[dns-operations] (In)correct handling of wildcard NS at zone apex.

Robert Edmonds edmonds at mycre.ws
Sat May 26 04:41:22 UTC 2018

Viktor Dukhovni wrote:
> An interesting edge-case is mishandled by the nameservers at
> nazwa.pl.  They seem to have a few customers with signed zones
> that are empty apart from a wildcard NS just below the zone
> apex.

Aren't wildcard NSes formally undefined in the DNSSEC specification?

4.2.  NS RRSet at a Wildcard Domain Name

   With the definition of DNSSEC [RFC4033, RFC4034, RFC4035] now in
   place, the semantics of a wildcard domain name owning an NS RRSet has
   come to be poorly defined.  The dilemma relates to a conflict between
   the rules for synthesis in part 'c' and the fact that the resulting
   synthesis generates a record for which the zone is not authoritative.
   In a DNSSEC signed zone, the mechanics of signature management
   (generation and inclusion in a message) have become unclear.

Lewis                       Standards Track                    [Page 14]
RFC 4592                      DNSEXT WCARD                     July 2006

   Salient points of the working group discussion on this topic are
   summarized in section 4.2.1.

   As a result of these discussions, there is no definition given for
   wildcard domain names owning an NS RRSet.  The semantics are left
   undefined until there is a clear need to have a set defined, and
   until there is a clear direction to proceed.  Operationally,
   inclusion of wildcard NS RRSets in a zone is discouraged, but not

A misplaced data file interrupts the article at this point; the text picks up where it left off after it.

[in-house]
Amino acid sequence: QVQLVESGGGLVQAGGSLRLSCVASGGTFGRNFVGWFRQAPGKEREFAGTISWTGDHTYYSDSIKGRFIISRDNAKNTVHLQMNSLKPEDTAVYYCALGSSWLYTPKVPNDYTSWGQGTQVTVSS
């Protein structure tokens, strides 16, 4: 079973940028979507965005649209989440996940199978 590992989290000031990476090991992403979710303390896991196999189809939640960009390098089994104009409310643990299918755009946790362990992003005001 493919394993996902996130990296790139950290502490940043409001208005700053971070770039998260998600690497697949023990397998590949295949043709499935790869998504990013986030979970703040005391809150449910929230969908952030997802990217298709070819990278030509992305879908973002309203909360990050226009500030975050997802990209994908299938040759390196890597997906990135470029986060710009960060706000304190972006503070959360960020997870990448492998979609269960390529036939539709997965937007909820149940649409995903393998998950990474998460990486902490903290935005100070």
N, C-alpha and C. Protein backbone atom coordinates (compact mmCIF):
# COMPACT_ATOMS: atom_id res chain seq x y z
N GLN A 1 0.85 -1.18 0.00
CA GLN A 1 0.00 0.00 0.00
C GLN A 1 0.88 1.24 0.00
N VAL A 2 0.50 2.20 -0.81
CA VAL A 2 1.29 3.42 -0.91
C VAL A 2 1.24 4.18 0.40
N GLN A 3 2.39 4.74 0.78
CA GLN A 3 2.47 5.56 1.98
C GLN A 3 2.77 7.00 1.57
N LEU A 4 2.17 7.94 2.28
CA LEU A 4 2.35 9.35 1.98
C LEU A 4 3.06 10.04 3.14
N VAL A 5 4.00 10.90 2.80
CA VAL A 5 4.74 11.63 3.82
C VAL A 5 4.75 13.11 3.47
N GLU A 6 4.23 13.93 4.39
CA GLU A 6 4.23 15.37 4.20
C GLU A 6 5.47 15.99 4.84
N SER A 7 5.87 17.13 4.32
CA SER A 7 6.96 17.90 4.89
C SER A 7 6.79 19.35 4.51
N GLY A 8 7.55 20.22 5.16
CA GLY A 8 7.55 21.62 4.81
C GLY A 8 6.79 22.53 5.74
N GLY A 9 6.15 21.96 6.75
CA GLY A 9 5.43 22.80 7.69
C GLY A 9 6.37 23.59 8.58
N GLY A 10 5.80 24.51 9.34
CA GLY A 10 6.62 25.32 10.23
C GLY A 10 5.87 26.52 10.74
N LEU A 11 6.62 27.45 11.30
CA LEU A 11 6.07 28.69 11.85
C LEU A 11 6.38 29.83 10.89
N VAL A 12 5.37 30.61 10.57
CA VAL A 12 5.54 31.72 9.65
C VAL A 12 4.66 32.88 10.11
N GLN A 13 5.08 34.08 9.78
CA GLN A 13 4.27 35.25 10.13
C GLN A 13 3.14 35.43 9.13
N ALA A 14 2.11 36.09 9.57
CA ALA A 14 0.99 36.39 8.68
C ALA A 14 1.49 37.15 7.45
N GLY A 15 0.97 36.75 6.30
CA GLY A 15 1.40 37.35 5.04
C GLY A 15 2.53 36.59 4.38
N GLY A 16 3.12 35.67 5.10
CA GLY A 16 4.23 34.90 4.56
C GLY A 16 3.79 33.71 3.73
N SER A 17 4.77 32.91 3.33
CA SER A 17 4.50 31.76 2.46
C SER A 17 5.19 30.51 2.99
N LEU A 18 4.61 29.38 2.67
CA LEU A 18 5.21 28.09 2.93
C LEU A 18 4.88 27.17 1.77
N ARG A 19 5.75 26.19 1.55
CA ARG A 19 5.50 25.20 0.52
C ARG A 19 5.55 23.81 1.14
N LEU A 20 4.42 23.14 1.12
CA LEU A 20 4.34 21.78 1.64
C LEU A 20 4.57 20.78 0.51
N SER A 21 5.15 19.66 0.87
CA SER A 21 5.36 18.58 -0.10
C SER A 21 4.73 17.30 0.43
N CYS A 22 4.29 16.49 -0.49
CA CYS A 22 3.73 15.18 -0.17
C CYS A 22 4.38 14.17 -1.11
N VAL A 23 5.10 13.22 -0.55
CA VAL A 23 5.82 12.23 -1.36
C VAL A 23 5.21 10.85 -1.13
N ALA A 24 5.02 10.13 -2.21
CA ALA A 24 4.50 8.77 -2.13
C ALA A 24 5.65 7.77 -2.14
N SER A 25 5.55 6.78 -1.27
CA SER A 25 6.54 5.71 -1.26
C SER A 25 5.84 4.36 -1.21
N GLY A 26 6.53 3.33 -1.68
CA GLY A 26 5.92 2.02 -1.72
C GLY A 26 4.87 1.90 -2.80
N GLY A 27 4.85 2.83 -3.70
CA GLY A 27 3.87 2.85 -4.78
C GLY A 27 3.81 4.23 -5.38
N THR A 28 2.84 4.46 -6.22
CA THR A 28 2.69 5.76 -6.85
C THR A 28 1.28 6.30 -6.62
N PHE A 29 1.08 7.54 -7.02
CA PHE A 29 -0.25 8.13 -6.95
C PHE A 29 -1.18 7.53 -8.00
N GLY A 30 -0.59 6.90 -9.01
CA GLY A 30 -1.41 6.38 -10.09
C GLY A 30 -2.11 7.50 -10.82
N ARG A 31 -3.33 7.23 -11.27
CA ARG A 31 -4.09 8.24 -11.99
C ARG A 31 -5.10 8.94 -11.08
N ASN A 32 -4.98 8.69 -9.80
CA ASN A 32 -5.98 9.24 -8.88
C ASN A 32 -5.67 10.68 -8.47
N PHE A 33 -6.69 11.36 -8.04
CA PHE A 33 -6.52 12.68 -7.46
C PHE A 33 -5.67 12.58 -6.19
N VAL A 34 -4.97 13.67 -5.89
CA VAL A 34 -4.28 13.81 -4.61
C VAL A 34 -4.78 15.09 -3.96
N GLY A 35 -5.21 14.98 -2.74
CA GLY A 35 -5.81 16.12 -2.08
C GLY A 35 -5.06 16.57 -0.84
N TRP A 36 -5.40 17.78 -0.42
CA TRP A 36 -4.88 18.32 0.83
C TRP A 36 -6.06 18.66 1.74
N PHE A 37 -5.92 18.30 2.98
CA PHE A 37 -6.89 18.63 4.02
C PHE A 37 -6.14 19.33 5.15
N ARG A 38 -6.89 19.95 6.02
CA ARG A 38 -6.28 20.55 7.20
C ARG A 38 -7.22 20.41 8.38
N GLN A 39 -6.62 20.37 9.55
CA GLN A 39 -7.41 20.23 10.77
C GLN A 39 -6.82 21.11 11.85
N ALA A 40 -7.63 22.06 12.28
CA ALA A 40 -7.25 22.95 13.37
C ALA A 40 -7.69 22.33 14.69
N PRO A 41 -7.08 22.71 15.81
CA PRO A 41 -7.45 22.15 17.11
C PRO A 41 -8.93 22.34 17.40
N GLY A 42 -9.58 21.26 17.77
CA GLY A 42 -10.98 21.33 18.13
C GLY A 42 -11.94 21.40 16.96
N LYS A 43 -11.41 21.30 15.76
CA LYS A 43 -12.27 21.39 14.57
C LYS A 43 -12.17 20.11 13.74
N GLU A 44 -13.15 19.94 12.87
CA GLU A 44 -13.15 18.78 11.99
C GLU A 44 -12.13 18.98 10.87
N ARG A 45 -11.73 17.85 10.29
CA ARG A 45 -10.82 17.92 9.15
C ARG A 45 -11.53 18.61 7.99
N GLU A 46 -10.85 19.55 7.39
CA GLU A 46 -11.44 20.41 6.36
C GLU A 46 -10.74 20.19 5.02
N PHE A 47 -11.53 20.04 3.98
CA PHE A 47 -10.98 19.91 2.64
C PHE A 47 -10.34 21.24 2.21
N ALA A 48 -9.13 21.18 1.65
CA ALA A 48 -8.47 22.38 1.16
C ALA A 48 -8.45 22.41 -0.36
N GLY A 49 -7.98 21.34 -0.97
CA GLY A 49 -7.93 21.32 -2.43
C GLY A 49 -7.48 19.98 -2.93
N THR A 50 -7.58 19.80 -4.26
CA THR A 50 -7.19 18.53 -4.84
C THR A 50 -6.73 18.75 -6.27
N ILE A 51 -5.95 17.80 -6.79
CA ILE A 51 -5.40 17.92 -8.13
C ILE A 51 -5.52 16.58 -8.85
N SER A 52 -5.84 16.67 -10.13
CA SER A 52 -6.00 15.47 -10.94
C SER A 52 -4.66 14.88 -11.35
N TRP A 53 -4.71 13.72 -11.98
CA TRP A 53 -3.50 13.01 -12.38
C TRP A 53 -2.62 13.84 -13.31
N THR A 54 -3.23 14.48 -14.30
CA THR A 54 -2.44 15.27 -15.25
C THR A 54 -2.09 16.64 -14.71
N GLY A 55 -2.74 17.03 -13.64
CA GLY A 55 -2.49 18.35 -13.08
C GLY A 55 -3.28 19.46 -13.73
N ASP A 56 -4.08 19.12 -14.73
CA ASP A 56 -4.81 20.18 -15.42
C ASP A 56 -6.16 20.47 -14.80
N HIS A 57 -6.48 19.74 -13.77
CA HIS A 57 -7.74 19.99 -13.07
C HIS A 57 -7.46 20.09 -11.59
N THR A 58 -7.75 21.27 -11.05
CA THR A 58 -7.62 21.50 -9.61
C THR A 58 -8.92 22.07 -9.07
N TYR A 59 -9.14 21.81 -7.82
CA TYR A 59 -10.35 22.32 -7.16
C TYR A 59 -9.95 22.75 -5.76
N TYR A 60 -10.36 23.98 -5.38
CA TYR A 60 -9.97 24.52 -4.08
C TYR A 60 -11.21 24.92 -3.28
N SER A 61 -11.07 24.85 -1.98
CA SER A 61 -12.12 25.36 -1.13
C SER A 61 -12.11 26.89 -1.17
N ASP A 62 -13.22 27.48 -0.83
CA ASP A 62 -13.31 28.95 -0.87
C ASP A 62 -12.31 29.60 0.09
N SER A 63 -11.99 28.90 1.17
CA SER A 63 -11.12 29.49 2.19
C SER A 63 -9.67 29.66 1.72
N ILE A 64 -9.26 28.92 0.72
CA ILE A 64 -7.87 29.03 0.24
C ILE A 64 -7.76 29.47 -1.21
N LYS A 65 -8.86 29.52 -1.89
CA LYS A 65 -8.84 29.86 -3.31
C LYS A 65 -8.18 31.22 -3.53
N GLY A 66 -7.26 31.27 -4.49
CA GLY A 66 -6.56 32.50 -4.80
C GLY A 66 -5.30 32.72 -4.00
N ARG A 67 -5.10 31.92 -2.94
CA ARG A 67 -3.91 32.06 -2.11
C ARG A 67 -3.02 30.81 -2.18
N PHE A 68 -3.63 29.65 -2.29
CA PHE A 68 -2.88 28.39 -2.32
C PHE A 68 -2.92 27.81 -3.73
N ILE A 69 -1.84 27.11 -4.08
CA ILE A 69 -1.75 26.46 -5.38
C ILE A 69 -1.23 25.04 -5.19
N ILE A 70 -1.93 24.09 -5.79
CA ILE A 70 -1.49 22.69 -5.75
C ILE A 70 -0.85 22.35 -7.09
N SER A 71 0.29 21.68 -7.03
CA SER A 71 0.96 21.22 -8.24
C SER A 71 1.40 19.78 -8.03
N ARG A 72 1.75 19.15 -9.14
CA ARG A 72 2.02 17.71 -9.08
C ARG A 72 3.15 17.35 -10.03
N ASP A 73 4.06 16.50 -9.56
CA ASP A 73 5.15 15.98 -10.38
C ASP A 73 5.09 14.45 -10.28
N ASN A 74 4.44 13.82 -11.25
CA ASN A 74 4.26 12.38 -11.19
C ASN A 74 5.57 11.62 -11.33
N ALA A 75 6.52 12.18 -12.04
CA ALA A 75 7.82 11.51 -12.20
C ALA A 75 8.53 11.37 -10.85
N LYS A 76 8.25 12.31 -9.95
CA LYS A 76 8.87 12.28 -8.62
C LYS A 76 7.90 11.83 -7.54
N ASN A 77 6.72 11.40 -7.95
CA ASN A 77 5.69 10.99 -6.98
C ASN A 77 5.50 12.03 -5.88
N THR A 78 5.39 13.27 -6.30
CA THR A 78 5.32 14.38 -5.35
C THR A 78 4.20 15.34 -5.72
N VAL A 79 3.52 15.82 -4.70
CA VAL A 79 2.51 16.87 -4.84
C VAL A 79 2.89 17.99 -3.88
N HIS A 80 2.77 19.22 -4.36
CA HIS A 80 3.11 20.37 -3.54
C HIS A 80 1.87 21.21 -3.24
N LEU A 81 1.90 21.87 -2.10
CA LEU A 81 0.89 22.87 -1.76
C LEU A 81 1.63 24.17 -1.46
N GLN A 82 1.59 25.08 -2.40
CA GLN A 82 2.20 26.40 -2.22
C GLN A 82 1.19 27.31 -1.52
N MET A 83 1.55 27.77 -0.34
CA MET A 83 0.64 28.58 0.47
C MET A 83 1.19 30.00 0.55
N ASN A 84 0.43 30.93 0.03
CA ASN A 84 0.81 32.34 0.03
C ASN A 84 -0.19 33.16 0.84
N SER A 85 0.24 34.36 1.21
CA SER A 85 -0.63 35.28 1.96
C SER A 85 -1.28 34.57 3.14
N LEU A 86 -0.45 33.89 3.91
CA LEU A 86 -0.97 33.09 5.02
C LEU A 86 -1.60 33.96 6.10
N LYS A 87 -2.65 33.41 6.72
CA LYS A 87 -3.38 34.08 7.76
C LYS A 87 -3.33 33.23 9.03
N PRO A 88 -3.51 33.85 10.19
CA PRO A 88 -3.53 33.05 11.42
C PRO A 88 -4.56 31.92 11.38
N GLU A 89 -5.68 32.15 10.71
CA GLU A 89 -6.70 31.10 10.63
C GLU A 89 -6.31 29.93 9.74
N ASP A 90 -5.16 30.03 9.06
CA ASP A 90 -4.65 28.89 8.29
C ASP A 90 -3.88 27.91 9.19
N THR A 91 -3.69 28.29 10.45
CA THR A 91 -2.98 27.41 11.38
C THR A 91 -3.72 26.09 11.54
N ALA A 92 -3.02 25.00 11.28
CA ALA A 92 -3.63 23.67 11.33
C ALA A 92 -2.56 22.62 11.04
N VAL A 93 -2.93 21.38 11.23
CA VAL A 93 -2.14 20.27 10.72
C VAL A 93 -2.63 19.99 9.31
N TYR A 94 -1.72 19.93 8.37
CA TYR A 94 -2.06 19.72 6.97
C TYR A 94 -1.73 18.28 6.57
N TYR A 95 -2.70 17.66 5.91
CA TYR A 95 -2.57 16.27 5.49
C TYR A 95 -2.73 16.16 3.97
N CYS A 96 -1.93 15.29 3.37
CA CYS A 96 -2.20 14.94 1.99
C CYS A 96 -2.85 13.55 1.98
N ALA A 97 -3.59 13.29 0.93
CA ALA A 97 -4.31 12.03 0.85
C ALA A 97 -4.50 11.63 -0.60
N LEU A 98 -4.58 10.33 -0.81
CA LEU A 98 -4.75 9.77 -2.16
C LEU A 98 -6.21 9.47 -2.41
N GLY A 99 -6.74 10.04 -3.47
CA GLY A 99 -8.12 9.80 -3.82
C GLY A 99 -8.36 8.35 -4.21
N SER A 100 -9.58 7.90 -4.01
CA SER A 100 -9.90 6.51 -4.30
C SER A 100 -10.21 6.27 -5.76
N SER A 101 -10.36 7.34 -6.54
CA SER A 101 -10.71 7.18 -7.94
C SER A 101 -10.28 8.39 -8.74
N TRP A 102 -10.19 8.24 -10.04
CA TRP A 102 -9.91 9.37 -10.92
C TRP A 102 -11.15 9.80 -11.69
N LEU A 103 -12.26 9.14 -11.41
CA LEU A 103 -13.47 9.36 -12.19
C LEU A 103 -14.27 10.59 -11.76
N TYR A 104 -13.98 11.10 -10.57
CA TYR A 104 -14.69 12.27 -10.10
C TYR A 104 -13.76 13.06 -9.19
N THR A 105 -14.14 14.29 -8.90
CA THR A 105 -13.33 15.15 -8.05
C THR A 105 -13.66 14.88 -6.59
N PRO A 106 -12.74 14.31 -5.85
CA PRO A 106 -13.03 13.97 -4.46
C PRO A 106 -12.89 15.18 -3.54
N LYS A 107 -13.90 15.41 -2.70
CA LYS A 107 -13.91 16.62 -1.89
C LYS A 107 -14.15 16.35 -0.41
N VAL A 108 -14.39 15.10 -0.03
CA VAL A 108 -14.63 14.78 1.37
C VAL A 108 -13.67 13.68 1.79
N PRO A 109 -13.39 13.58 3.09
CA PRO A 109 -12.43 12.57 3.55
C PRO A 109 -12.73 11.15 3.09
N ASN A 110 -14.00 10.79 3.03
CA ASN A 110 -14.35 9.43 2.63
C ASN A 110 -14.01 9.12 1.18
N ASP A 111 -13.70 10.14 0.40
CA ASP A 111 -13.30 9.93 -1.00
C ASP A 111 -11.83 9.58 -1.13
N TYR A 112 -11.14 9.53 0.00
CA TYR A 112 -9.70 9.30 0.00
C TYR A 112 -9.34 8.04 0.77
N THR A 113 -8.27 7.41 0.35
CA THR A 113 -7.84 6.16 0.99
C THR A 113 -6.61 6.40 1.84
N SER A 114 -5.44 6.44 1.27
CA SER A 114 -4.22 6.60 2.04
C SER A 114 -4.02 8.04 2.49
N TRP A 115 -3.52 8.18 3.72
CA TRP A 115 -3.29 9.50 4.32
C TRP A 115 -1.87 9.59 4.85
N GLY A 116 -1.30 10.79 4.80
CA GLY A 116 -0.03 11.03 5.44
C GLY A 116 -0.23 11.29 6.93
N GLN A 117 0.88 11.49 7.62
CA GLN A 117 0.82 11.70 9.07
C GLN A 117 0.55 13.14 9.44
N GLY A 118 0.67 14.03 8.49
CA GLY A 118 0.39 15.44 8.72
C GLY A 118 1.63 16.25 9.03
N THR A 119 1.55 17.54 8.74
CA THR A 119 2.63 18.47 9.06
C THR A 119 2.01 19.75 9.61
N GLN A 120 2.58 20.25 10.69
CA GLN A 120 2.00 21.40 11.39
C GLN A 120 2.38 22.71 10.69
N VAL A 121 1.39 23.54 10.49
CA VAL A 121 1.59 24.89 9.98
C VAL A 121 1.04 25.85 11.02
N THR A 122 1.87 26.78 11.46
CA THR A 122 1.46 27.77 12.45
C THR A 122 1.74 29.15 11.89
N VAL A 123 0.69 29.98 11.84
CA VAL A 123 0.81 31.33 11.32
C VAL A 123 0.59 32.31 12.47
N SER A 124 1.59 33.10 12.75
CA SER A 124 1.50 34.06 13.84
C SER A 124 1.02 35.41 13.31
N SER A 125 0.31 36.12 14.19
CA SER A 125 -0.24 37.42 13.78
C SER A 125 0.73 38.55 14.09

4.2.1.  Discarded Notions

   Prior to DNSSEC, a wildcard domain name owning a NS RRSet appeared to
   be workable, and there are some instances in which it is found in
   deployments using implementations that support this.  Continuing to
   allow this in the specification is not tenable with DNSSEC.  The
   reason is that the synthesis of the NS RRSet is being done in a zone
   that has delegated away the responsibility for the name.  This
   "unauthorized" synthesis is not a problem for the base DNS protocol,
   but DNSSEC in affirming the authorization model for DNS exposes the

   Outright banning of wildcards of type NS is also untenable as the DNS
   protocol does not define how to handle "illegal" data.
   Implementations may choose not to load a zone, but there is no
   protocol definition.  The lack of the definition is complicated by
   having to cover dynamic update [RFC2136] and zone transfers, as well
   as loading at the master server.  The case of a client (resolver,
   caching server) getting a wildcard of type NS in a reply would also
   have to be considered.

   Given the daunting challenge of a complete definition of how to ban
   such records, dealing with existing implementations that permit the
   records today is a further complication.  There are uses of wildcard
   domain name owning NS RRSets.

   One compromise proposed would have redefined wildcards of type NS to
   not be used in synthesis, this compromise fell apart because it would
   have required significant edits to the DNSSEC signing and validation
   work.  (Again, DNSSEC catches unauthorized data.)

   With no clear consensus forming on the solution to this dilemma, and
   the realization that wildcards of type NS are a rarity in operations,
   the best course of action is to leave this open-ended until "it

Robert Edmonds

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